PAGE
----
Hasindu Gamaarachchi

Hasindu Gamaarachchi


Seminar Room 1


An invited talk about Portable and lightweight Nanopore DNA sequence analysis on embedded systems.

DNA sequence analysis is the key to precision medicine. Over the last two decades, DNA sequencing machines have evolved from >500kg machines to pocket-sized devices such as the 87g Oxford Nanopore MinION. However, software tools that analyse the terabytes of data produced by sequencing machines are still dependent on high-performance or cloud computers, which limits the utility of portable sequencers. State-of-the-art DNA analysis software tools are typically designed and developed by biologists, having access to near-unlimited computational and memory resources, and are thus considerably un-optimised. These tools are extremely complex and are collections of dozens of various algorithms and numerous heuristically determined parameters. I will demonstrate how we optimise a complete Nanopore DNA analysis work-flow (a collection of few software tools run sequentially) to execute on portable and lightweight embedded systems. First, we analyse the work-flow and identify, the nature of the workloads (CPU intensive, memory-intensive, I/O intensive) in different portions of the work-flow. Then we systematically re-structure the software and optimise bottlenecks to execute on lightweight System-on-Chip equipped with embedded GPU. We simultaneously use the characteristics of biological data, associated algorithms, and computer software and hardware architecture for re-structuring and optimising. Major bottlenecks are resolved via CPU optimisations, parallelisation for GPU architectures, GPU optimisations (exploiting data access patterns for better cache usage and memory coalescing), and heterogeneous CPU-GPU work-load balancing. Importantly, our re-structuring and optimisations do not alter the accuracy of the results.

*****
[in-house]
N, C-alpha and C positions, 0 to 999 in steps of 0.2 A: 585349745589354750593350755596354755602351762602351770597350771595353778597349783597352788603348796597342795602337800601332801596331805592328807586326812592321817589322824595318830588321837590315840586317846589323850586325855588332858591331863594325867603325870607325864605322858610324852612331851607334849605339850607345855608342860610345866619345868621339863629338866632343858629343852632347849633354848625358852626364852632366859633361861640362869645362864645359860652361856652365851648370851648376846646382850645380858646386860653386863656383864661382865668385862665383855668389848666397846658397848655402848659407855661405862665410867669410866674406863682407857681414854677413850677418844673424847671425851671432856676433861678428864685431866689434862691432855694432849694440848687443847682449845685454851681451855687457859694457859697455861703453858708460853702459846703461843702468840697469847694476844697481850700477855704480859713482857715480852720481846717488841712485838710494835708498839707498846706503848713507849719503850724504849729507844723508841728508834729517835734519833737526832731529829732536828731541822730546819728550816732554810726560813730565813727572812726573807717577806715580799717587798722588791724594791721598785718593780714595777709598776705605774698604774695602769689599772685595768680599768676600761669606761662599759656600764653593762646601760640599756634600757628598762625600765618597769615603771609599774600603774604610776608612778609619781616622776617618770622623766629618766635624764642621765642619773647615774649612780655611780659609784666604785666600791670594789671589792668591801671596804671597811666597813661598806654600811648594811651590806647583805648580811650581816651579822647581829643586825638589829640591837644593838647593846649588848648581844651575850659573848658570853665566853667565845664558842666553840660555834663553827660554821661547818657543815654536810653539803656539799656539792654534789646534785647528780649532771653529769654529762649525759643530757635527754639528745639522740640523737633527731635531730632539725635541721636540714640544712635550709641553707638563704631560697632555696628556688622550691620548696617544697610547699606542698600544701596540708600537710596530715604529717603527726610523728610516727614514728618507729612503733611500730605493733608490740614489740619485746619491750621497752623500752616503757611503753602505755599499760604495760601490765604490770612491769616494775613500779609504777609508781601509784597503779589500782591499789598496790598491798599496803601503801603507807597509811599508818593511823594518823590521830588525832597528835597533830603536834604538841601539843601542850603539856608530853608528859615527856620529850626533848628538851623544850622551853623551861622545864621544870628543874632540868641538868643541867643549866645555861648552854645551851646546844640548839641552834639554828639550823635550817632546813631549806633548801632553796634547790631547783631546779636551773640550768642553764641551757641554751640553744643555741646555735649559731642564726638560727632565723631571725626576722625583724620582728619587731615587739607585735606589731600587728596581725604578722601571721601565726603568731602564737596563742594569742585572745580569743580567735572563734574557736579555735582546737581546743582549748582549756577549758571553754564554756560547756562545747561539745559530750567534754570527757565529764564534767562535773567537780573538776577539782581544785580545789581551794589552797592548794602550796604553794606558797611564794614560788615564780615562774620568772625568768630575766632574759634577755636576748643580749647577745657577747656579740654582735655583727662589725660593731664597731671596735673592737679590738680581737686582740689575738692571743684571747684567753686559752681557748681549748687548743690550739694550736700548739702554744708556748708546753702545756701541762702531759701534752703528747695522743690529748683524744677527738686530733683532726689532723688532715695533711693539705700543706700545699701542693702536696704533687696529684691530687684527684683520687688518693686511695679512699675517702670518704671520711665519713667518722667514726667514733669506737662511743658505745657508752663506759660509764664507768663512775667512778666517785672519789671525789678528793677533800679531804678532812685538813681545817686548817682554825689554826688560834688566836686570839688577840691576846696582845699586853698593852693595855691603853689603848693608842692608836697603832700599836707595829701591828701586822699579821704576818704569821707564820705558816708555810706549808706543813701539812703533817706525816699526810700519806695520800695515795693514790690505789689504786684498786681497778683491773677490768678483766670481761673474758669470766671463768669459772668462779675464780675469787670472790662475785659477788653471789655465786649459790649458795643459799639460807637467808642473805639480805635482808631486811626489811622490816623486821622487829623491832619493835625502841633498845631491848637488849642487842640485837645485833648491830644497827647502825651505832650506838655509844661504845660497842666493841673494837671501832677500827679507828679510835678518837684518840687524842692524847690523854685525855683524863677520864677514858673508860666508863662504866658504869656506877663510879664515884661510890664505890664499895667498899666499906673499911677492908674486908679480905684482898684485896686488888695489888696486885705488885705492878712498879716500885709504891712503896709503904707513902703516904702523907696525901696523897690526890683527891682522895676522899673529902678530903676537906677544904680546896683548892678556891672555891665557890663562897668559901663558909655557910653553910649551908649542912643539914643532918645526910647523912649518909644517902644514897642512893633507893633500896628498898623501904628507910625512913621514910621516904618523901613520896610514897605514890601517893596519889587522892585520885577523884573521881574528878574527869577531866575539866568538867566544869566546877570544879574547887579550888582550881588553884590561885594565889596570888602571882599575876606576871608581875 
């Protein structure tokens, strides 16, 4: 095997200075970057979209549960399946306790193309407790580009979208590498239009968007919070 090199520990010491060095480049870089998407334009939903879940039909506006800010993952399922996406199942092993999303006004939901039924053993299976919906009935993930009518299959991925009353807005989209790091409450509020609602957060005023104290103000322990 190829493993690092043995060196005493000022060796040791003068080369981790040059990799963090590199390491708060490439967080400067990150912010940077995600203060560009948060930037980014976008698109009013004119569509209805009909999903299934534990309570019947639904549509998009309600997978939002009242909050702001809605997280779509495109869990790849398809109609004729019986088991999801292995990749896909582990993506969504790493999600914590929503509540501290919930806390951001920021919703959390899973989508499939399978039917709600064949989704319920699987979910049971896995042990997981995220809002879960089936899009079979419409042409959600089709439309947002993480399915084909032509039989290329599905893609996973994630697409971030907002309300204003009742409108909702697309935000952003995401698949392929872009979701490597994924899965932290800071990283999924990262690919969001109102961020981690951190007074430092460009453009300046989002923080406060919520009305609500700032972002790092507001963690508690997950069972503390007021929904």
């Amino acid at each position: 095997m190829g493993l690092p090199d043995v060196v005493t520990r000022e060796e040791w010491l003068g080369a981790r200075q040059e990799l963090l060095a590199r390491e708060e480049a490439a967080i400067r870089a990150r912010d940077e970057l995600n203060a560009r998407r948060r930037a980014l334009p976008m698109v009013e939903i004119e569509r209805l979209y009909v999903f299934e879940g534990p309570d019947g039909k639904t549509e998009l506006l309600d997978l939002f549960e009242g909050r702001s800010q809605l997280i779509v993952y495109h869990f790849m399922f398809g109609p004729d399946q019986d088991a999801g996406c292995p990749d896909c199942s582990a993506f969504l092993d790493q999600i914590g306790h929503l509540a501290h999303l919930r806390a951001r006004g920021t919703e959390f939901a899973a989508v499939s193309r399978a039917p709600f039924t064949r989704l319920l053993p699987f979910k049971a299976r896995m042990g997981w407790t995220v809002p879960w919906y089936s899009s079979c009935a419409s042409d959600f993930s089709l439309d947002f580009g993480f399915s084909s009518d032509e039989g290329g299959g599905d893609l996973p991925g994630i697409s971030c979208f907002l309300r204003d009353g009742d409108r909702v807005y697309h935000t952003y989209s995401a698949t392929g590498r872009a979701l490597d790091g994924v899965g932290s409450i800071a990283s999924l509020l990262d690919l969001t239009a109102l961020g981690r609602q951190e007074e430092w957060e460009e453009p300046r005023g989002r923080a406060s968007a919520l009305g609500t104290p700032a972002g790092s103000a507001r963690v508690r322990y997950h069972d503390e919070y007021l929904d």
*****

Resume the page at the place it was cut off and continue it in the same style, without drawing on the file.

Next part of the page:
Hasindu Gamaarachchi is a PhD candidate at the School of Computer Science and Engineering, University of New South Wales. He is also a visiting research student at Kinghorn Centre for Clinical Genomics, Garvan Institute of Medical Research, Sydney, Australia.  He has worked as a  lecturer in the Department of Computer Engineering, the University of Peradeniya in 2016. He received his bachelor degree with first-class honours for Computer Engineering from the University of Peradeniya in 2015. His research interests are in embedded systems, bioinformatic algorithms and parallel computing.